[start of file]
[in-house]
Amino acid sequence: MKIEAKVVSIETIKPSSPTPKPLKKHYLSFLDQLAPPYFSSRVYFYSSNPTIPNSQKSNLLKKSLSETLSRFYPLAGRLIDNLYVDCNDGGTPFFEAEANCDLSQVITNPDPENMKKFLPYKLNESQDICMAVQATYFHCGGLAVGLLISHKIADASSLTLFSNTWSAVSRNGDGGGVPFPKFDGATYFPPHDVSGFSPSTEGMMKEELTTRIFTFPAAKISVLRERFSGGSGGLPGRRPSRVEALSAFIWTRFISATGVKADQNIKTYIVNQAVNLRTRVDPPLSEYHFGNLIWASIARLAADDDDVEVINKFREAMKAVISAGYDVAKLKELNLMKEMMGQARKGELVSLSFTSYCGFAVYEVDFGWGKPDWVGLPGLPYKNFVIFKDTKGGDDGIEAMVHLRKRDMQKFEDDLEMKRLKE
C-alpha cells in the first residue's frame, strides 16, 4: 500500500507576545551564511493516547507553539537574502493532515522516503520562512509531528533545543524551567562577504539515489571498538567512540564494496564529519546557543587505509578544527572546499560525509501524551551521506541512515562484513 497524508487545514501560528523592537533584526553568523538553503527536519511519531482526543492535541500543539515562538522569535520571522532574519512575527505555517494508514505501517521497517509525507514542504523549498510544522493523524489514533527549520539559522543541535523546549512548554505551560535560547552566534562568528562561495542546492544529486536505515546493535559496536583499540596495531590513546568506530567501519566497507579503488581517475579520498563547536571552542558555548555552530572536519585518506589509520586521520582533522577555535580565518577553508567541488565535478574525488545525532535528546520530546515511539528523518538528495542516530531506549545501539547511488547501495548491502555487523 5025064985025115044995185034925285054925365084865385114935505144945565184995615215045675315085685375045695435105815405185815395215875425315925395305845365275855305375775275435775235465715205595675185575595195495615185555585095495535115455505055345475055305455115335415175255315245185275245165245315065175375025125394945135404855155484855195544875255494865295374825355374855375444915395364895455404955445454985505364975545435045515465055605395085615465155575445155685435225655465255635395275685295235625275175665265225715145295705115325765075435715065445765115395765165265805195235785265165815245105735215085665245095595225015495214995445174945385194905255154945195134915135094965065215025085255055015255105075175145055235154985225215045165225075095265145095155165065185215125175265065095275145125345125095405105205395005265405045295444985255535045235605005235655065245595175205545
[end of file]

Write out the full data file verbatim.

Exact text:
[in-house]
Amino acid sequence: MKIEAKVVSIETIKPSSPTPKPLKKHYLSFLDQLAPPYFSSRVYFYSSNPTIPNSQKSNLLKKSLSETLSRFYPLAGRLIDNLYVDCNDGGTPFFEAEANCDLSQVITNPDPENMKKFLPYKLNESQDICMAVQATYFHCGGLAVGLLISHKIADASSLTLFSNTWSAVSRNGDGGGVPFPKFDGATYFPPHDVSGFSPSTEGMMKEELTTRIFTFPAAKISVLRERFSGGSGGLPGRRPSRVEALSAFIWTRFISATGVKADQNIKTYIVNQAVNLRTRVDPPLSEYHFGNLIWASIARLAADDDDVEVINKFREAMKAVISAGYDVAKLKELNLMKEMMGQARKGELVSLSFTSYCGFAVYEVDFGWGKPDWVGLPGLPYKNFVIFKDTKGGDDGIEAMVHLRKRDMQKFEDDLEMKRLKE
C-alpha cells in the first residue's frame, strides 16, 4: 500500500507576545551564511493516547507553539537574502493532515522516503520562512509531528533545543524551567562577504539515489571498538567512540564494496564529519546557543587505509578544527572546499560525509501524551551521506541512515562484513 497524508487545514501560528523592537533584526553568523538553503527536519511519531482526543492535541500543539515562538522569535520571522532574519512575527505555517494508514505501517521497517509525507514542504523549498510544522493523524489514533527549520539559522543541535523546549512548554505551560535560547552566534562568528562561495542546492544529486536505515546493535559496536583499540596495531590513546568506530567501519566497507579503488581517475579520498563547536571552542558555548555552530572536519585518506589509520586521520582533522577555535580565518577553508567541488565535478574525488545525532535528546520530546515511539528523518538528495542516530531506549545501539547511488547501495548491502555487523 5025064985025115044995185034925285054925365084865385114935505144945565184995615215045675315085685375045695435105815405185815395215875425315925395305845365275855305375775275435775235465715205595675185575595195495615185555585095495535115455505055345475055305455115335415175255315245185275245165245315065175375025125394945135404855155484855195544875255494865295374825355374855375444915395364895455404955445454985505364975545435045515465055605395085615465155575445155685435225655465255635395275685295235625275175665265225715145295705115325765075435715065445765115395765165265805195235785265165815245105735215085665245095595225015495214995445174945385194905255154945195134915135094965065215025085255055015255105075175145055235154985225215045165225075095265145095155165065185215125175265065095275145125345125095405105205395005265405045295444985255535045235605005235655065245595175205545